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  48. 48. gophergirl 5:03 am 09/7/2013

    This explains a lot. Every single point is one I can literally tick off as something I’ve felt. I’ve had depression several times, am struggling with it now, and I don’t know how many times I’ve felt this way. I’ve certainly had the thoughts. I’ve not made a serious attempt, but at one stage when really depressed I read a book designed to give terminally ill patients pain free and 100% effective ways of ending their life with dignity. So I even have a method which will not land me back in ER with a botch attempt. I would be in the category of an ‘ex’. I have no firm plan to use the method, but I know it’s there. Most of the time my thoughts are normal, but there will be occasional recurrent acute suicidal thoughts (without a plan to do anything) when I am in emotional pain. I tend to be highly sensitive, so I tend to feel emotional pain acutely in situations and degrees of difficulty that others don’t. I still do fear death. That partly keeps it in check. The other thing is that you are correct in saying that lack of consciousness is the thing rather than death. If I have anything positive – and concrete – that I can do to propel my life forward in a good way, then I always take that wherever possible. It’s during the times when I feel I have none of the things you mention (not living up to standards, goals, ideals etc) that the suicidal ideas hang around. I definitely have high self-awareness as well.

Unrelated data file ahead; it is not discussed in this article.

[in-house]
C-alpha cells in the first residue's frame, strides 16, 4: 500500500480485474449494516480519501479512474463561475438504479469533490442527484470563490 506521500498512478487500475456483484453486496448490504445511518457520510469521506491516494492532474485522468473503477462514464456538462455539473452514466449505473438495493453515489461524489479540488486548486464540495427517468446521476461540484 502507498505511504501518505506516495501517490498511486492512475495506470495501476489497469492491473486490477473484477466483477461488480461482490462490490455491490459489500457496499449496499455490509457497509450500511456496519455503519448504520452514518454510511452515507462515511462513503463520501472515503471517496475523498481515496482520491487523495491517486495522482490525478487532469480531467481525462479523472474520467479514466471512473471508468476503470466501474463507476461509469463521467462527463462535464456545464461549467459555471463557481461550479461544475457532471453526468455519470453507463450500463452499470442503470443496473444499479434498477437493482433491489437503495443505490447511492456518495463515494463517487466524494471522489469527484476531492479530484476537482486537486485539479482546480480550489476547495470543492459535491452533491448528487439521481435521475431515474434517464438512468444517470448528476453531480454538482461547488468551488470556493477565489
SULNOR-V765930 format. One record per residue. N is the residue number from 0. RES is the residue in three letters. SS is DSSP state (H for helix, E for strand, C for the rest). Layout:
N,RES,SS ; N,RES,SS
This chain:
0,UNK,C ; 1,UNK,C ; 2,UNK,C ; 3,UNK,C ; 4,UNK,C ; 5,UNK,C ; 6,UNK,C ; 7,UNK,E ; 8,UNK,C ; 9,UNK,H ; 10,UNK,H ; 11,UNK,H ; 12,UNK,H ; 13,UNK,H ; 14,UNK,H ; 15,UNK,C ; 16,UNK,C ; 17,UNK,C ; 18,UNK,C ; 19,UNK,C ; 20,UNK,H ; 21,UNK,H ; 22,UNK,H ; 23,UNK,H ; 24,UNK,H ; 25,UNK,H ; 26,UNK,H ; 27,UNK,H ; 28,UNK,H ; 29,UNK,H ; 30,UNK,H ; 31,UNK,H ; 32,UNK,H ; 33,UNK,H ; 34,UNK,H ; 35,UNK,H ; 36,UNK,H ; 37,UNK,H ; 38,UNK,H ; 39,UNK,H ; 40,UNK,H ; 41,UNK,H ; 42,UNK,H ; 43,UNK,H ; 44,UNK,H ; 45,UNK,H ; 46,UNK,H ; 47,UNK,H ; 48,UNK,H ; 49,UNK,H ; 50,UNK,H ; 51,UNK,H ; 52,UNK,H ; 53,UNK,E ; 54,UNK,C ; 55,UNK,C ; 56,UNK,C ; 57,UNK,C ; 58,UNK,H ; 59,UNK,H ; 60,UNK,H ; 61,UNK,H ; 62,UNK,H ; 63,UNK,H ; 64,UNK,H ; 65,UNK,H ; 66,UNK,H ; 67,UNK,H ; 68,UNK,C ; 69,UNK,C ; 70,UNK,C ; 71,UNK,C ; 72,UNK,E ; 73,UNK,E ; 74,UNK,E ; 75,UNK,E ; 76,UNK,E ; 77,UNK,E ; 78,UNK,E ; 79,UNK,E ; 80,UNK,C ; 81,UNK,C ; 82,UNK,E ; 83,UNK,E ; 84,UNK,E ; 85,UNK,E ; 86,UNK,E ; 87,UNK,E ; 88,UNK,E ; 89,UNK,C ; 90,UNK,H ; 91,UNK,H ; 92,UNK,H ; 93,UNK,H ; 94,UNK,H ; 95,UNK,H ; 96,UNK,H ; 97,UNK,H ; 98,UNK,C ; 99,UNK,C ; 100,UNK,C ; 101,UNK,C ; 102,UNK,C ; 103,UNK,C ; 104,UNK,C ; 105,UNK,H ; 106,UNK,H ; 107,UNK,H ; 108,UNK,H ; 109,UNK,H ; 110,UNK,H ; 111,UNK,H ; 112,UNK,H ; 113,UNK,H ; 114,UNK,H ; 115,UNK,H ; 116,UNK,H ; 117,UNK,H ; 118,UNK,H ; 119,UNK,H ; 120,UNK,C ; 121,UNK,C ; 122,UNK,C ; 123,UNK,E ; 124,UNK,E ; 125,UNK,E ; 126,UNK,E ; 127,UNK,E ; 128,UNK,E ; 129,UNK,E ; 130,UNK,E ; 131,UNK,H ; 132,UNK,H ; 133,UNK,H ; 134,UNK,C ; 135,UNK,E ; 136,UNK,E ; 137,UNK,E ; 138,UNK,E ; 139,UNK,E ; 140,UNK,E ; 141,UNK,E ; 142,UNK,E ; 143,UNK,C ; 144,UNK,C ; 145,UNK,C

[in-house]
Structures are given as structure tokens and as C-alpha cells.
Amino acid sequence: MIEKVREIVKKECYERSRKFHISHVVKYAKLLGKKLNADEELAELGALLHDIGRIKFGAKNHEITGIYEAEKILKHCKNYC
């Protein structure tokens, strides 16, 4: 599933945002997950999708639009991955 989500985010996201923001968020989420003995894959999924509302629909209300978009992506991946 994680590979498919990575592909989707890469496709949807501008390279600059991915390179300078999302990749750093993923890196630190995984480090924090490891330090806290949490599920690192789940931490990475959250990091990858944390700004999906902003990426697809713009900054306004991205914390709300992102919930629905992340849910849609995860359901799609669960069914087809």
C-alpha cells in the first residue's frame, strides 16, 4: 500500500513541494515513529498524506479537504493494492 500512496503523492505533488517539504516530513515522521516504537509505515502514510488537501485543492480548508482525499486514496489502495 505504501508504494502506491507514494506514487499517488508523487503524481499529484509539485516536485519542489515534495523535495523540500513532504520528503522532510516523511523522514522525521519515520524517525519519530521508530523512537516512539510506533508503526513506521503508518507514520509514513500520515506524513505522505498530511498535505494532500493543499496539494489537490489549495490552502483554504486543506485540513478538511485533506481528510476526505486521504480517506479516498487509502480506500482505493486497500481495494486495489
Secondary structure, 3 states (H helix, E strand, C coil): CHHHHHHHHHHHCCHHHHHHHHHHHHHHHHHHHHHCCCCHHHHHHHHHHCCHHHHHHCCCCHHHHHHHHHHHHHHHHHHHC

When things pick up, my emotions are the complete opposite of the suicidal mindset, and it almost seems to me at those times that I must have been imagining it when I felt that way, that I must have just been exaggerating or a drama queen. Guess that I may be incorrect about that, and that I probably am at risk in the long term.

    I’ve only been able to bring myself to discuss this with one person – a GP. No-one around me knows that I’ve ever felt this way, I would feel uncomfortable to talk about it, and I don’t think people would understand. All I would end up with is a negative label or stigma.

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  49. 49. regret 12:28 pm 07/14/2014